In the next five months I would undergo follow-up treatment (consolidation) with one week of chemo followed by 4-7 weeks of rest.  During that time my body did some slow recovering, but it was a challenging time.  I was a man with five marathons under my belt, and before my diagnosis in fairly decent shape for a 50-year-old.  Before the diagnosis I could at any given time go out and run 3-6 miles on a whim.  I decided to try to run across the street – 100 feet.  I couldn’t.  It simply wasn’t doable for my body, specifically my lungs.

After five months of follow-up treatment, it was decided I needed a bone marrow transplant, both to hopefully prevent future relapses of acute leukemia as well as give me a new and normal immune system so I would no longer be neutropenic. 

It turns out you can’t just get a transplant.  They need to chemo your bone marrow stem cells and whole immune system in order to make room for the donor stem cells to take root and not be attacked by my old immune system.  This was the second time I would lose all my hair, lose twenty pounds, which I had just managed to put back on since the ICU experience, and become severely weakened once more.

I had my transplant on June 9th, when they infused an amazing (circa) 850 million, T-cell depleted, stem cells from a most wonderful anonymous angel donor somewhere in the US.  I plan to make contact when a year has passed and MSK is allowed to put me in touch with the donor.

Once more I needed to recover.  I took 5 weeks and focused on that recovery doing very little, sleeping a lot, coupled with getting into the pool for a few minutes daily.  My body was slowly regaining strength, or so I thought.  I decided to go for a short run after the five weeks of slow recovery post the transplant in order to see how my body would do…and it was not as I hoped.

After only 200 meters I had to stop 😳😳😳.  It was devastating.  I felt panicked and filled with anxiety.  What if I could NEVER get over this hump? What if I could NEVER get back to my pre-cancer self?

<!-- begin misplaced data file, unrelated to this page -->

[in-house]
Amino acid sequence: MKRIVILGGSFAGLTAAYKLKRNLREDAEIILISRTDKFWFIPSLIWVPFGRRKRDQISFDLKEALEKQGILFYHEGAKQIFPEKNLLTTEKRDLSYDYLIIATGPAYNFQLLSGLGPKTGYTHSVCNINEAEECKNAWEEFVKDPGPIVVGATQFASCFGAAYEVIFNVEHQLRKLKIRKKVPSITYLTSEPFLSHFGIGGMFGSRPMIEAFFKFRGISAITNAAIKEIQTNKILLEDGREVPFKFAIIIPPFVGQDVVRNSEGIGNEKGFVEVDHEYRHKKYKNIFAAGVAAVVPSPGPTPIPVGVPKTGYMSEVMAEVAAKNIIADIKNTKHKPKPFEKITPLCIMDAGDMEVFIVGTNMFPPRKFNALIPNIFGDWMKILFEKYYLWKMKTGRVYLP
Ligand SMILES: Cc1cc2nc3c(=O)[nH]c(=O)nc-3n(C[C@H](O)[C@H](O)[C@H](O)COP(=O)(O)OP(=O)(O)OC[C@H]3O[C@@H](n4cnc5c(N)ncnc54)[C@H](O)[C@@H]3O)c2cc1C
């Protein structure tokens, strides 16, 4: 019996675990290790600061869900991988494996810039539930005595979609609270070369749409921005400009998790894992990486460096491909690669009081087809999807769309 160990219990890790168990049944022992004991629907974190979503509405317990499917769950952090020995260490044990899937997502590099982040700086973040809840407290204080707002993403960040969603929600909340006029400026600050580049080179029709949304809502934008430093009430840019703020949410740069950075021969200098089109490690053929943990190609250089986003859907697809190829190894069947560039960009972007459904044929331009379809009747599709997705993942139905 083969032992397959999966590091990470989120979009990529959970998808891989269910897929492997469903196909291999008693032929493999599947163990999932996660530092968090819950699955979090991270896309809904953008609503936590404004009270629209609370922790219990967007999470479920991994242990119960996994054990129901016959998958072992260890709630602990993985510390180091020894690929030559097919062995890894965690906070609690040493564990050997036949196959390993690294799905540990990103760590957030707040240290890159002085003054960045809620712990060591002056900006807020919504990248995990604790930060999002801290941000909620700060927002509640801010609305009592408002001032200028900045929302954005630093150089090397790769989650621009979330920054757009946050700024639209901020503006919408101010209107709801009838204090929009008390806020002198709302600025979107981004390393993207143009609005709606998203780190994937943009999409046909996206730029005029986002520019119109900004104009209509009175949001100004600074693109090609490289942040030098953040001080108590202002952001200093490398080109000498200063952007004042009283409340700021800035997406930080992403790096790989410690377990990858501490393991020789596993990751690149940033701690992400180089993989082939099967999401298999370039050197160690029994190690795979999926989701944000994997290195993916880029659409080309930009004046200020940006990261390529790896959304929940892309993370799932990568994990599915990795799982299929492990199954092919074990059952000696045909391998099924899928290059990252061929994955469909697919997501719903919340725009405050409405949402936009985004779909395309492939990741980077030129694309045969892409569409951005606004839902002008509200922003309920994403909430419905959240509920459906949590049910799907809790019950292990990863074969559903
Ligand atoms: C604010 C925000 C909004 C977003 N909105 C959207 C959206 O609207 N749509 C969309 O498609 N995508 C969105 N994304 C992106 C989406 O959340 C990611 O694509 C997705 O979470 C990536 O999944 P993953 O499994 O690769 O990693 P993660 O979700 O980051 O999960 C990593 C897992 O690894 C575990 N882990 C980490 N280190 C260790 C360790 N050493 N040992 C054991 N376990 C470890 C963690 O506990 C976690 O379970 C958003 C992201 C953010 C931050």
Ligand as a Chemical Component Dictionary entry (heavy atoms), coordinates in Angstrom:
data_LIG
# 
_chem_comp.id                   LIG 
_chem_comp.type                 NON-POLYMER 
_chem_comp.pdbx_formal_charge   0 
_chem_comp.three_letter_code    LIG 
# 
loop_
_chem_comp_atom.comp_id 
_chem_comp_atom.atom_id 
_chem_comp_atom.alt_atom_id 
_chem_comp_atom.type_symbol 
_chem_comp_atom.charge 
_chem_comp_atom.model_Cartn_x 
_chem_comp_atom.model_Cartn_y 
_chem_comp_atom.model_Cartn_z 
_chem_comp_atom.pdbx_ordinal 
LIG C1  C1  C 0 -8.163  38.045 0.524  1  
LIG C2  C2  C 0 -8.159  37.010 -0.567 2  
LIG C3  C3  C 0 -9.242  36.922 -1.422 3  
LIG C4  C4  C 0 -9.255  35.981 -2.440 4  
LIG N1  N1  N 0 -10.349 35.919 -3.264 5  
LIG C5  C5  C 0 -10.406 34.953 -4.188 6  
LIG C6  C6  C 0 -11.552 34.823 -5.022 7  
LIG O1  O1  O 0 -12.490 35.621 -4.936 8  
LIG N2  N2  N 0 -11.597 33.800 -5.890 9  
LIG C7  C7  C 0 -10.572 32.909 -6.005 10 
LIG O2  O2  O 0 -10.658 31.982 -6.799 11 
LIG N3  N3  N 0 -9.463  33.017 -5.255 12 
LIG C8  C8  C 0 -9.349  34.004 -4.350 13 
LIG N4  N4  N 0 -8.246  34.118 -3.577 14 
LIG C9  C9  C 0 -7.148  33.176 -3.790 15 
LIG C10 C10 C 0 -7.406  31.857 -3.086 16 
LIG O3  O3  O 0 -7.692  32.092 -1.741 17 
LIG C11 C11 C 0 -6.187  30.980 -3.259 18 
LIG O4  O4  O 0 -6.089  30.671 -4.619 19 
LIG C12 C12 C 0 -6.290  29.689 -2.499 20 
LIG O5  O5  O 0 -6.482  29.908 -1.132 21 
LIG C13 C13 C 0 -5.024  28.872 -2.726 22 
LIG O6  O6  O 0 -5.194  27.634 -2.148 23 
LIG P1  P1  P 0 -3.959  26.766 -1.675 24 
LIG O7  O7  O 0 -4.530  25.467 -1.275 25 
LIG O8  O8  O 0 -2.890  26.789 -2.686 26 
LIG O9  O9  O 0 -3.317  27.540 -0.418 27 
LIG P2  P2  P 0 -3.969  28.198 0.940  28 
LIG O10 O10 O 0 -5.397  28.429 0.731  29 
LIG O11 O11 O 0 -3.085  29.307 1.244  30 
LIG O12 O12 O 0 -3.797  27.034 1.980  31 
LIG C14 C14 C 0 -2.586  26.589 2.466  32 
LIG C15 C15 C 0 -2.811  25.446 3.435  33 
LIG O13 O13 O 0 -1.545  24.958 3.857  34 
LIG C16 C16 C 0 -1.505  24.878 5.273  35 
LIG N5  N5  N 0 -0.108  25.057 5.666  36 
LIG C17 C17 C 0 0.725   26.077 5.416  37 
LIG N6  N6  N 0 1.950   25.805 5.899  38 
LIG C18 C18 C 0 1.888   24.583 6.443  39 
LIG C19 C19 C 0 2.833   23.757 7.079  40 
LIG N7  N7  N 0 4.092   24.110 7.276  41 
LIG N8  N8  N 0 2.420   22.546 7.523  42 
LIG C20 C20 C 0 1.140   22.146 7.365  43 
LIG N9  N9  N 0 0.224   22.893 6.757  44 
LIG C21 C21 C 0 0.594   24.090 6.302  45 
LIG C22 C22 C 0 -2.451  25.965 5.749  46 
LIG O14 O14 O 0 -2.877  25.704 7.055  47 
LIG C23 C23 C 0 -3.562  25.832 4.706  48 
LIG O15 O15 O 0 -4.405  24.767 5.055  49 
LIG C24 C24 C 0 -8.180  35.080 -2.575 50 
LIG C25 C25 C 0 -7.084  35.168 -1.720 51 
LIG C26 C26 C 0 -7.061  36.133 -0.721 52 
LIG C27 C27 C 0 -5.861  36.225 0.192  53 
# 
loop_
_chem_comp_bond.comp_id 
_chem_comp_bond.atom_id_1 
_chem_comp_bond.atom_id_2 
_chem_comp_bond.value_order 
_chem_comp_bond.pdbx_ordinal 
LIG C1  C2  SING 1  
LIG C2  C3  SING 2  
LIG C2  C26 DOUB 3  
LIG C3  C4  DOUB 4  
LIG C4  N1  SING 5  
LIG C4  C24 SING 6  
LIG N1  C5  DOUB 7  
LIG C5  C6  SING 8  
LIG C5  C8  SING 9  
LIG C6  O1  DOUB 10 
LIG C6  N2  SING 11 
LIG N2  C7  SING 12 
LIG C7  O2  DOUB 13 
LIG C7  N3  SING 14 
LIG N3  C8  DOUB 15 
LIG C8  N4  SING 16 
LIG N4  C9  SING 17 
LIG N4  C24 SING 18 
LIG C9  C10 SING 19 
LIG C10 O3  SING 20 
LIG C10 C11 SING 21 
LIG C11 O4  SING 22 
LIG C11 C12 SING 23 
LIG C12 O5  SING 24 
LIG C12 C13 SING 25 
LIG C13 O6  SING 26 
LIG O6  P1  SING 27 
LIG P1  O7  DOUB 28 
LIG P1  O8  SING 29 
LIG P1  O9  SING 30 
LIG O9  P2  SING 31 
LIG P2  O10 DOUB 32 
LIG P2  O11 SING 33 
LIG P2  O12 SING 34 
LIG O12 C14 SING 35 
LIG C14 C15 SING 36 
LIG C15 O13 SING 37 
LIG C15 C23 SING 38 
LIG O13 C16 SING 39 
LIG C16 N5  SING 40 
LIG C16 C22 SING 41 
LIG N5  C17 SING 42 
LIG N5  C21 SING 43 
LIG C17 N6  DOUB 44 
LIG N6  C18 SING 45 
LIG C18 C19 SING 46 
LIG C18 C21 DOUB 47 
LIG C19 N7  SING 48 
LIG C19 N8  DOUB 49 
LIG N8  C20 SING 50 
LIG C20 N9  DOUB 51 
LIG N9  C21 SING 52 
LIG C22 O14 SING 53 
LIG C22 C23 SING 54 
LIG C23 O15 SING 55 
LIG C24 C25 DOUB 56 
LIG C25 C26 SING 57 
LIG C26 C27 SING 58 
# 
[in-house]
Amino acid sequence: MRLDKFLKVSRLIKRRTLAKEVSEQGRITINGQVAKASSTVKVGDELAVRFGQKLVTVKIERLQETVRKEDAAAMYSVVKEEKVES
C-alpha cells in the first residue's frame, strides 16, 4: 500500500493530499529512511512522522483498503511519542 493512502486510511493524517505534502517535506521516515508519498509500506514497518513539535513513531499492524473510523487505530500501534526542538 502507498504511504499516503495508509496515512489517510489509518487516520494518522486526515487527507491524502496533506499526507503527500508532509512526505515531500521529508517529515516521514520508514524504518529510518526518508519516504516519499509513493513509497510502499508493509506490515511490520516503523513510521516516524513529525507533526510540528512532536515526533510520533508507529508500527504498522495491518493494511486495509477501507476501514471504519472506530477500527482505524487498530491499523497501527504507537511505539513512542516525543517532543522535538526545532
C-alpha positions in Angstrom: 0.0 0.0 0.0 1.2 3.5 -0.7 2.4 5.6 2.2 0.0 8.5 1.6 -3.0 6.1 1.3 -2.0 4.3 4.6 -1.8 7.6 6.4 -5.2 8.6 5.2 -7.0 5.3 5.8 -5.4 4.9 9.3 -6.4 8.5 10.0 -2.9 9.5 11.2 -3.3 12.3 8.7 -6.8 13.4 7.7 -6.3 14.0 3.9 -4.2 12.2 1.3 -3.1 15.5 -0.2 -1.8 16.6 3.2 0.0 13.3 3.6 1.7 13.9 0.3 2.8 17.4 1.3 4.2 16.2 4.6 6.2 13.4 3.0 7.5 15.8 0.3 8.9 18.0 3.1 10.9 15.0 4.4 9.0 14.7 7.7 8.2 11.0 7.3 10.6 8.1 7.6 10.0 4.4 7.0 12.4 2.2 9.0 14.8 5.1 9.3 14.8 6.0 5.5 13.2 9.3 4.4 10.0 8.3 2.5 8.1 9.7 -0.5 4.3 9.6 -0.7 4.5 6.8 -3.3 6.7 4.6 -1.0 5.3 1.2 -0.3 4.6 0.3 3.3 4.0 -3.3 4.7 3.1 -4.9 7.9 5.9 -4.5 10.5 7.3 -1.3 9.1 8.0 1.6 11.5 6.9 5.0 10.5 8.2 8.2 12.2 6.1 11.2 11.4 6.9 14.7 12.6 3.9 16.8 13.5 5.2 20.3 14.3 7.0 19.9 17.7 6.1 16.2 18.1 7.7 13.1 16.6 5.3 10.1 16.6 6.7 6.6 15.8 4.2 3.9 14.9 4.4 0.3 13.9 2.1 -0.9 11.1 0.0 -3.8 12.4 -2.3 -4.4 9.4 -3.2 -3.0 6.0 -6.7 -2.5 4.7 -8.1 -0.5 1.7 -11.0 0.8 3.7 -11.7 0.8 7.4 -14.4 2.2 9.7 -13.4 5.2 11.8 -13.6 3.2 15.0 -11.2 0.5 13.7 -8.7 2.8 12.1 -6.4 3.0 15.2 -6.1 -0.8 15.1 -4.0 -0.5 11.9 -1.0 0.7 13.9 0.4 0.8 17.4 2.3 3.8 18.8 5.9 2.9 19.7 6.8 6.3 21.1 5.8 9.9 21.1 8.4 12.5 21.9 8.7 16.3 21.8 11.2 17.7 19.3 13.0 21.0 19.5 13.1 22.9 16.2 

It was in that scary moment, on AUGUST 19, 2021, when I walked back from my measly 200m one minute ‘run’ that I knew I had to do something radical, so I decided to sign up to run the NYC Marathon two and a half months later, on November 7, 2021.

This challenge was non-negotiable.  It had to be tried at all costs.  If I didn’t manage to break free from the current 200m distance I might never regain real fitness. I knew it would be almost impossible to accomplish given my very poor shape and conditioning, in such a short time period.

So, I did what has worked best for me in the past when deciding to do something half crazy and likely to fail goal –  I put it out there to anyone who would listen.  I told my family.  I told my friends.  I told my leadership team.  I told my healthcare team.  Now all the boats were burned on the shore and I have no other path than to move forward with the challenge. To raised eyebrows and some looks of doubt, I put it out there that I was going from being able to run 200 meters in August to 26 miles in November.  That’s a 211 FOLD IMPROVEMENT in just eighty short days.  This was a very purposeful decision.  If I could achieve this goal, it will make the past twelve months, “a story,” a distant memory.  I will tell people about my cancer and recovery and start with, “Remember when…”

I know this is a big task, maybe even crazy.  But each day will be a new goal for the next run that will maybe get me to the finish line.  I know if I cross it, that exactly a year earlier, on Nov 7th, 2020, I laid intubated in ICU being the sickest patient there. Almost a year after my wife was told I had less than 24 hours to live…

And, I want to share the rest of this journey from 200 to 42,200 meters with you between now and race day. 

Humbly and so happy to be here 😃

-Peter